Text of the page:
I’m a mama to four heart babies. And this is our story of becoming a family… our story of going from no children to four children in 15 months.
This is our crazy, wonderful life.
It was a big day. It was the day my husband messaged me at work and told me that he saw a new little boy on our agency’s website. We had been scanning the website daily looking for new children to see if any were clearly ours. I’m the “bleeding heart” and want to adopt all babies. My husband is the “brakes” – bringing reality to the situation – which makes us a good pair. But this day was different: he said he was in love with this new boy, that he had a “heart defect”, just like Judah did, so he felt we could totally handle his needs.
(A little backstory: Judah is our first son. He was adopted from China just six months earlier, on February 15th.)
He is also a heart baby – he had Patent Foramen Ovale (PFO) – and we were taking him to cardiologist visits here in the states. He also had amniotic banding syndrome on his hands and feet.
My husband and I knew from the beginning that we were going to bring home more babies from China after Judah, but didn’t actually know that we’d be ready so quickly.
At the time, China still allowed a dossier reuse, so we decided that would be the route we’d go. As the bleeding heart of the family, I begged my husband to consider finding two special focus children to bring home this time, instead of one. We had many long conversations, and lots of tears on my end (as I was sure that every child I saw was meant to be ours), and lots of prayers.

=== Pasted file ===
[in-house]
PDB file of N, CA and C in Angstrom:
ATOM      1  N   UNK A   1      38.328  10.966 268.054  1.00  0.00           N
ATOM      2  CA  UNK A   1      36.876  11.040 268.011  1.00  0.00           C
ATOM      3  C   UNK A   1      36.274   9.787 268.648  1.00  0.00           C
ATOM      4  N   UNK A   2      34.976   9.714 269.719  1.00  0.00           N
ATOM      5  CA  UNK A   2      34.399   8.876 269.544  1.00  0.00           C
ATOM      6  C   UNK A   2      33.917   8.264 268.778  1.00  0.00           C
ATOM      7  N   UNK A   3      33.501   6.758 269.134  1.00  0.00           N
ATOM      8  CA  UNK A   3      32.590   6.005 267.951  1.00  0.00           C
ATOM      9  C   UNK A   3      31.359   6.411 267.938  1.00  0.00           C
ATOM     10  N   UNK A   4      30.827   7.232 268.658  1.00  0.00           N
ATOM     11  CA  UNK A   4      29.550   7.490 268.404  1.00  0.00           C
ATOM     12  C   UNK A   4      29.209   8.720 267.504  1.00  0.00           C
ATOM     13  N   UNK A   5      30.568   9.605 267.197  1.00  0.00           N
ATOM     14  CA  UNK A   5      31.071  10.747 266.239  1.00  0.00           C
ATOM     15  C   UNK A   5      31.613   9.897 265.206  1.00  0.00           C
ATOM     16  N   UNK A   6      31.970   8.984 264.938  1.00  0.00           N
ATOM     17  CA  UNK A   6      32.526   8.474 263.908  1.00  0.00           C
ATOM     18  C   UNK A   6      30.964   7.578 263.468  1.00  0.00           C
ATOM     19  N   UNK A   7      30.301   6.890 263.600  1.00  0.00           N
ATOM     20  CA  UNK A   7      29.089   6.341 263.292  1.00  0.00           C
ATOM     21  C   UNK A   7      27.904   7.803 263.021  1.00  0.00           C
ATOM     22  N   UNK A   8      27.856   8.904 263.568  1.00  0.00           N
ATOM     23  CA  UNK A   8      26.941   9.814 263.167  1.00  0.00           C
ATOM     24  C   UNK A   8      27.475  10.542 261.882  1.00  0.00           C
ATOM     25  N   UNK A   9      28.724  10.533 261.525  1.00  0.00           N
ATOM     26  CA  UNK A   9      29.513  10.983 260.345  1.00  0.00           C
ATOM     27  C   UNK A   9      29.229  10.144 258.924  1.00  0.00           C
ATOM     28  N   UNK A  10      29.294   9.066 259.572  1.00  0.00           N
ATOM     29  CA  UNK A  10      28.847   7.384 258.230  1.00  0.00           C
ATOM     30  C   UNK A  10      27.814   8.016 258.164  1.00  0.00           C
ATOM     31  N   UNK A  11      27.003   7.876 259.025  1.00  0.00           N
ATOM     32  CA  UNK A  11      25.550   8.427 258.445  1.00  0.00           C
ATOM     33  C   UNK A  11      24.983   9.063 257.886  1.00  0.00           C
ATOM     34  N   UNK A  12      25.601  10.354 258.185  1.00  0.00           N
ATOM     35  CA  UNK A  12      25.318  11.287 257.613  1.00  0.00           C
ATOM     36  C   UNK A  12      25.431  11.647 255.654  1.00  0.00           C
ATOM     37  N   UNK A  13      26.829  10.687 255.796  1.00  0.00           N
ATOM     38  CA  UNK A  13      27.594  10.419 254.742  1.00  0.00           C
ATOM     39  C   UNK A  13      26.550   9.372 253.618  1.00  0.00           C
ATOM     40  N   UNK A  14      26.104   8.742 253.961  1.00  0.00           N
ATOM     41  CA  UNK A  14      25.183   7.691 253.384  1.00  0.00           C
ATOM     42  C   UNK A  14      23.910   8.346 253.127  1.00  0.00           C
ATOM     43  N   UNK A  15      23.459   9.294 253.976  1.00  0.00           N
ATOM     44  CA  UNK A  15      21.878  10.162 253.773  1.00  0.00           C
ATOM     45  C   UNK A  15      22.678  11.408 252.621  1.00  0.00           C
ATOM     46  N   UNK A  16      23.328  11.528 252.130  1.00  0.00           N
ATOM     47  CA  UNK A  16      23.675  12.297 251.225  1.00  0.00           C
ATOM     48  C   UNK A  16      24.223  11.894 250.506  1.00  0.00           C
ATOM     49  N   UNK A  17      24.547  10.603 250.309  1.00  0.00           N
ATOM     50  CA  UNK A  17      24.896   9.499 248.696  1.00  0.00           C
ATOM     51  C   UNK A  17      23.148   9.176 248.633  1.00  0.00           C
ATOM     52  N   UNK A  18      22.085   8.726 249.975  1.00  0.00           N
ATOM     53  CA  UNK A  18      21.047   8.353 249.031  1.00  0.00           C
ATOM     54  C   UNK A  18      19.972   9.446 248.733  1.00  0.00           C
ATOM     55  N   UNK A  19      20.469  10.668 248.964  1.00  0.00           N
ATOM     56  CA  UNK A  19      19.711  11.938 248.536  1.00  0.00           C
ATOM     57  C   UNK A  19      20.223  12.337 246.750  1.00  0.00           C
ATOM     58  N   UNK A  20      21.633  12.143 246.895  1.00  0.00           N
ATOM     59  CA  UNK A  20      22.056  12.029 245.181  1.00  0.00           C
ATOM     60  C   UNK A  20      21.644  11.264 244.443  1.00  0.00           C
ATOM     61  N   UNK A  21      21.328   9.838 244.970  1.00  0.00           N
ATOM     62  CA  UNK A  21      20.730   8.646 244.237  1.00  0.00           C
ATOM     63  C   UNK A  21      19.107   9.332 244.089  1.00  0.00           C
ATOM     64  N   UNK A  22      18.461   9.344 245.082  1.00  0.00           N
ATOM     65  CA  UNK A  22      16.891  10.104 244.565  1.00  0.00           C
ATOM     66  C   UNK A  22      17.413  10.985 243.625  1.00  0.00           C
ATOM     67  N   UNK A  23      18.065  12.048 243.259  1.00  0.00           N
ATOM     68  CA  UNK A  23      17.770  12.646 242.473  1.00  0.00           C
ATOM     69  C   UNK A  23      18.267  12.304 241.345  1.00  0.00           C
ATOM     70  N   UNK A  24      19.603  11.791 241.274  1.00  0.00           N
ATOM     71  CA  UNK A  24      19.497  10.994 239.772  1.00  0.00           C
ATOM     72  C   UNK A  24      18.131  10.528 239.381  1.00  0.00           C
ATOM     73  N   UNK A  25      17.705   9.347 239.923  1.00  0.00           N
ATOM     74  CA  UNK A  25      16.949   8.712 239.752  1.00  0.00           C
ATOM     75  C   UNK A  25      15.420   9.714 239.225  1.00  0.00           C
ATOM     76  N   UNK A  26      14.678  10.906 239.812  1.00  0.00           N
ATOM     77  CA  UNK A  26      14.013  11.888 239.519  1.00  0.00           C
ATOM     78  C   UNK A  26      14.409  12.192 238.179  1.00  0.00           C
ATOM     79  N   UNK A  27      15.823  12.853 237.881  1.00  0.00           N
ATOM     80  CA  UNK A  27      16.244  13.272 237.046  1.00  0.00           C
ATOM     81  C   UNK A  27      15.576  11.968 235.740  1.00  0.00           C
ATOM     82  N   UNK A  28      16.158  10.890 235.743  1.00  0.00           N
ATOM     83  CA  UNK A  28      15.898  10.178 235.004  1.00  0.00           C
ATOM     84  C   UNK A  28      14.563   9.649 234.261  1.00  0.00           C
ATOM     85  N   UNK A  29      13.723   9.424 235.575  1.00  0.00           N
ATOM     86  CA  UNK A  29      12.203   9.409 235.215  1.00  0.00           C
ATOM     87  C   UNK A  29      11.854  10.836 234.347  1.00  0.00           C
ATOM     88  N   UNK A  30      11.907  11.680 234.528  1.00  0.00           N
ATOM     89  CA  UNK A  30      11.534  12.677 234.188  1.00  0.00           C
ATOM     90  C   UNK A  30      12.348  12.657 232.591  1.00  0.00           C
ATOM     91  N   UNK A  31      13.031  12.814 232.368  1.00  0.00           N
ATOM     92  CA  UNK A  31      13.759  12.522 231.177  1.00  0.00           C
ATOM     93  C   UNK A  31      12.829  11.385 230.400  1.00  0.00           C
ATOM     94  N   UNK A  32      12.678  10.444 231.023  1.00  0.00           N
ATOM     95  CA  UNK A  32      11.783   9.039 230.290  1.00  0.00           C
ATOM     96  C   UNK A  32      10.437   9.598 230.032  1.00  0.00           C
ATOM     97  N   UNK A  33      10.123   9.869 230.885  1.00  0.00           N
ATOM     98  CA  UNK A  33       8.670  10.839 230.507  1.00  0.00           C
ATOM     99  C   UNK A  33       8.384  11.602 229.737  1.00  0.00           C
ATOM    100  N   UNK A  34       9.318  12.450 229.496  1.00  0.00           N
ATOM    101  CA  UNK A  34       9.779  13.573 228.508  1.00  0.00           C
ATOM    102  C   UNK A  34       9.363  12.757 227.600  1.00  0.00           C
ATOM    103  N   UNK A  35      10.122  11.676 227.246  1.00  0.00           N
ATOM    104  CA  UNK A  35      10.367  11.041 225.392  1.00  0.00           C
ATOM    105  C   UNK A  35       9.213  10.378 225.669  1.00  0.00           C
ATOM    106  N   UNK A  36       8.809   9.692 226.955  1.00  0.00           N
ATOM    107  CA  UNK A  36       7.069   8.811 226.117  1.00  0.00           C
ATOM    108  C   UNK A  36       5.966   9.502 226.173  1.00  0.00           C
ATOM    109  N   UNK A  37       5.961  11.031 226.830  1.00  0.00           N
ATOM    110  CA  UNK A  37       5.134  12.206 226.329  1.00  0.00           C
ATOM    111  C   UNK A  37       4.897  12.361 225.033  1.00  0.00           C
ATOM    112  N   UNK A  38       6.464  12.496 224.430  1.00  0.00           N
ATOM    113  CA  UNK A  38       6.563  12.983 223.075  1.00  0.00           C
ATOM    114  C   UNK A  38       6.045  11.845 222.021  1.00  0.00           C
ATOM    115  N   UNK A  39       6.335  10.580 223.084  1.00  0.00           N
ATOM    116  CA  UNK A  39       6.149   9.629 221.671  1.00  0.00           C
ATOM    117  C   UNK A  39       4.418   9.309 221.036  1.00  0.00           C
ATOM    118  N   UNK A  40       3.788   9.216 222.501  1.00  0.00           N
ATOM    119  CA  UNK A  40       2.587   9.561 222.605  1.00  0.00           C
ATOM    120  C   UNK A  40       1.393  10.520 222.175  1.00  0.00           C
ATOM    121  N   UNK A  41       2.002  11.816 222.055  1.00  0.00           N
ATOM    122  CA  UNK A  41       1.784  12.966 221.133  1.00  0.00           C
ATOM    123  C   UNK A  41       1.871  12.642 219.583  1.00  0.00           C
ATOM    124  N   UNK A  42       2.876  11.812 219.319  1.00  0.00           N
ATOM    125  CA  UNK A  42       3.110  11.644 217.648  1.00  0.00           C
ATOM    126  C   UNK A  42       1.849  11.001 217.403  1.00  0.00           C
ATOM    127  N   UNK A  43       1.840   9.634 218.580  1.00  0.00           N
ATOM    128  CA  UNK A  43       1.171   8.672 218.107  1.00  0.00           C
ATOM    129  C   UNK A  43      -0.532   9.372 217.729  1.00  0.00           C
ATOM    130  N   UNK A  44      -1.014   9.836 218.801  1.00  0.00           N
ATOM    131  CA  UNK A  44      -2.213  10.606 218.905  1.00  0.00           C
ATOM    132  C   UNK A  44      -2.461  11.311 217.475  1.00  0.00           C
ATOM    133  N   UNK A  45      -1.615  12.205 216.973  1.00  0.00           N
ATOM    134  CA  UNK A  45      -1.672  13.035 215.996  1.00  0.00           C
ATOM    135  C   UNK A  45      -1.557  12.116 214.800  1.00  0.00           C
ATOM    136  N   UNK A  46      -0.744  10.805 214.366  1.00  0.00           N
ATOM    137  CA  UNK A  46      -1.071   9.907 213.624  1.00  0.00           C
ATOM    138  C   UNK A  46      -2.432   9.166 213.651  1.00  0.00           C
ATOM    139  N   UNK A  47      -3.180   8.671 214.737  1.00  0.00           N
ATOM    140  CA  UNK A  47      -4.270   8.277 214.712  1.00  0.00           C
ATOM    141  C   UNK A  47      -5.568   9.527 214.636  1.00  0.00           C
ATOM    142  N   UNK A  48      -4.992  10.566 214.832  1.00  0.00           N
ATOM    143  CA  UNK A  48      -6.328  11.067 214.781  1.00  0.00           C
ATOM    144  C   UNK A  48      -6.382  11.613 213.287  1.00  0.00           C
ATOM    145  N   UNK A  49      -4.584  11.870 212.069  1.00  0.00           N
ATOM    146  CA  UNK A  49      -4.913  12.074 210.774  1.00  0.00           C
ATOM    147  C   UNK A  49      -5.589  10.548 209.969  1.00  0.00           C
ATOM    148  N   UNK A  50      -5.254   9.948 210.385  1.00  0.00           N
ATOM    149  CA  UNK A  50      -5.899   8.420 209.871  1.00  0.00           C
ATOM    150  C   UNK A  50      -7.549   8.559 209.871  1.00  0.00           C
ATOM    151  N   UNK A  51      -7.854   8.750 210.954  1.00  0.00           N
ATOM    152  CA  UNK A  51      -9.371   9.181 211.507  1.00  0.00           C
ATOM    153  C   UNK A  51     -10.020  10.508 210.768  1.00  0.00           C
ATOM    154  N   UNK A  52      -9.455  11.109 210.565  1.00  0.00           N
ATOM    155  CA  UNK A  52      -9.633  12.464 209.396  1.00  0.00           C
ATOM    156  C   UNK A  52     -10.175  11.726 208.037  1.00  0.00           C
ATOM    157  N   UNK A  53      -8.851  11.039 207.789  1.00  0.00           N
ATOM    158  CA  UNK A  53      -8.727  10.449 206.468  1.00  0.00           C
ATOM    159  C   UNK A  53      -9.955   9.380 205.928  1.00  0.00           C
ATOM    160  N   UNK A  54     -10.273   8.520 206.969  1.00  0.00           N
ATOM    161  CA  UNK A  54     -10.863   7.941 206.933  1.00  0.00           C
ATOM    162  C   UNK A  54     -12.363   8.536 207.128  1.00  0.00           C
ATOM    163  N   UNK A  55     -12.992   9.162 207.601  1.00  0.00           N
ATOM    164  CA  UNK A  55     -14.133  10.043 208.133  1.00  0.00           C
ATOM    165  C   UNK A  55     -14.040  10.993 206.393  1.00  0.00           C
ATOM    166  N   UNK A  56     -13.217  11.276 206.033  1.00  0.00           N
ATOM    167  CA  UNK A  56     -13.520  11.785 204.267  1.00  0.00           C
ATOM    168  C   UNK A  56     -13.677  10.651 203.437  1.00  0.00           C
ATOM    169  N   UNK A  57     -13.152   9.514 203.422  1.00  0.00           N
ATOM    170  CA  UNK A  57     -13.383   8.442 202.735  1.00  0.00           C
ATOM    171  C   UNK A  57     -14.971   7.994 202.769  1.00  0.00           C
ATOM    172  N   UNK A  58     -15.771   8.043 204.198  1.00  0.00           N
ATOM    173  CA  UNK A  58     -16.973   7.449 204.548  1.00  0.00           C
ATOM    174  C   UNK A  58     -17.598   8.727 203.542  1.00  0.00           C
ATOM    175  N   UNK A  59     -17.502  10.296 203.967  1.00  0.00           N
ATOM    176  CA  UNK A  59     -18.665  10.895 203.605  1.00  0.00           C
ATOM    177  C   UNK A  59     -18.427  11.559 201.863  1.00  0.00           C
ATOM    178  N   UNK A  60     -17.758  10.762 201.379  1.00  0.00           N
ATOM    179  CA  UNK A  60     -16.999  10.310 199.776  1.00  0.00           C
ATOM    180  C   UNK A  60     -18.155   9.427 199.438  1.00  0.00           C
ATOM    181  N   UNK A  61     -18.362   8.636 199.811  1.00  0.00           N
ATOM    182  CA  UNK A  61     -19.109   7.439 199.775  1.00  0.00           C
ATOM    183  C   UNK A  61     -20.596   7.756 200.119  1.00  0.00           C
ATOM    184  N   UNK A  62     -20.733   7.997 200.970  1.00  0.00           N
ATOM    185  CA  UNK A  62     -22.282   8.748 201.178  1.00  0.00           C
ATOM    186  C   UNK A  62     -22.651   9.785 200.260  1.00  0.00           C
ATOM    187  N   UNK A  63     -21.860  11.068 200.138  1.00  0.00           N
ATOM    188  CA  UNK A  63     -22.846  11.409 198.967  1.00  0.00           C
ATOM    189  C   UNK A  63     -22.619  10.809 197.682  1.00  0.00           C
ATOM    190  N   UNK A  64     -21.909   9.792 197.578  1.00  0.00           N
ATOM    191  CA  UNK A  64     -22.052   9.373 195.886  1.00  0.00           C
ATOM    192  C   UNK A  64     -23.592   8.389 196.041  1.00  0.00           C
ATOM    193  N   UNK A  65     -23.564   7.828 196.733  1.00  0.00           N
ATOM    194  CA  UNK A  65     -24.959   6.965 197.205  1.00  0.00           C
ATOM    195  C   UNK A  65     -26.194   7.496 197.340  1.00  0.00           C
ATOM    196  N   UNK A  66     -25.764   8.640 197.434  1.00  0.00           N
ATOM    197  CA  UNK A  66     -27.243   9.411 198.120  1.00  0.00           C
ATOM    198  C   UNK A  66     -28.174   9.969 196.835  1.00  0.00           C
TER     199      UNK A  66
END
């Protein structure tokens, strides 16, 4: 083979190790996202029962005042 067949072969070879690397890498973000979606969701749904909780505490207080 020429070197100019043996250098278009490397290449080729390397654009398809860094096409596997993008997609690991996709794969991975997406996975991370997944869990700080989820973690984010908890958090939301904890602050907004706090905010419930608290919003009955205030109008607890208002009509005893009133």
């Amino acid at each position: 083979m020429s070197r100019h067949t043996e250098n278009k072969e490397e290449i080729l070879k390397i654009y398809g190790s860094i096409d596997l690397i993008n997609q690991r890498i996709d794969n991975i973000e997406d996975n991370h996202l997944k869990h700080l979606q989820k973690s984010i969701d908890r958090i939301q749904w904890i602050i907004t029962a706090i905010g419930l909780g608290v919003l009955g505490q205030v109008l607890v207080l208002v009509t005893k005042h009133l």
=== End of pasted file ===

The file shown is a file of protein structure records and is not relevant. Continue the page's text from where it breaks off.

We requested this little boy’s file with the “heart defect” and saw that his heart condition was so much more than that – he had a Single Ventricle Heart with Heterotaxy and Asplenia. His birthday is Valentine’s day (a note from his biological parents told us so), the biggest day of the year for all things heart, which is extra special to me. Thankfully, by the time we researched and consulted doctors, my husband was far too attached to let a scary diagnosis change his mind. Liang Zai, who we would call Zander, was meant to be ours, forever.
Unfortunately, we had to wait for his official file to be able to submit LOI. At the end of that wait, we finally found our daughter, Fu Fen, who we would call Hazel. She was also a heart baby- she had a repaired PDA when she was 7 months old, and was also developmentally delayed.
It appeared meant to be that our children are heart warriors. We knew we would spend countless more hours in cardiologists/surgeons offices, getting labs, EKGs, ECHOs, and even time in the hospital for repairs and sickness. Then there was Hazel’s hearing loss and developmental issues which meant even more specialists and testing. It definitely seemed a little crazy to us, but nothing we weren’t prepared to do. I guarantee that others, even family, thought we were actually crazy.
If that is all the craziness that the next year and a half would bring us, life actually might have been a walk in the park. Seriously! But, God had other plans. We were just at the tip of our crazy life-iceberg.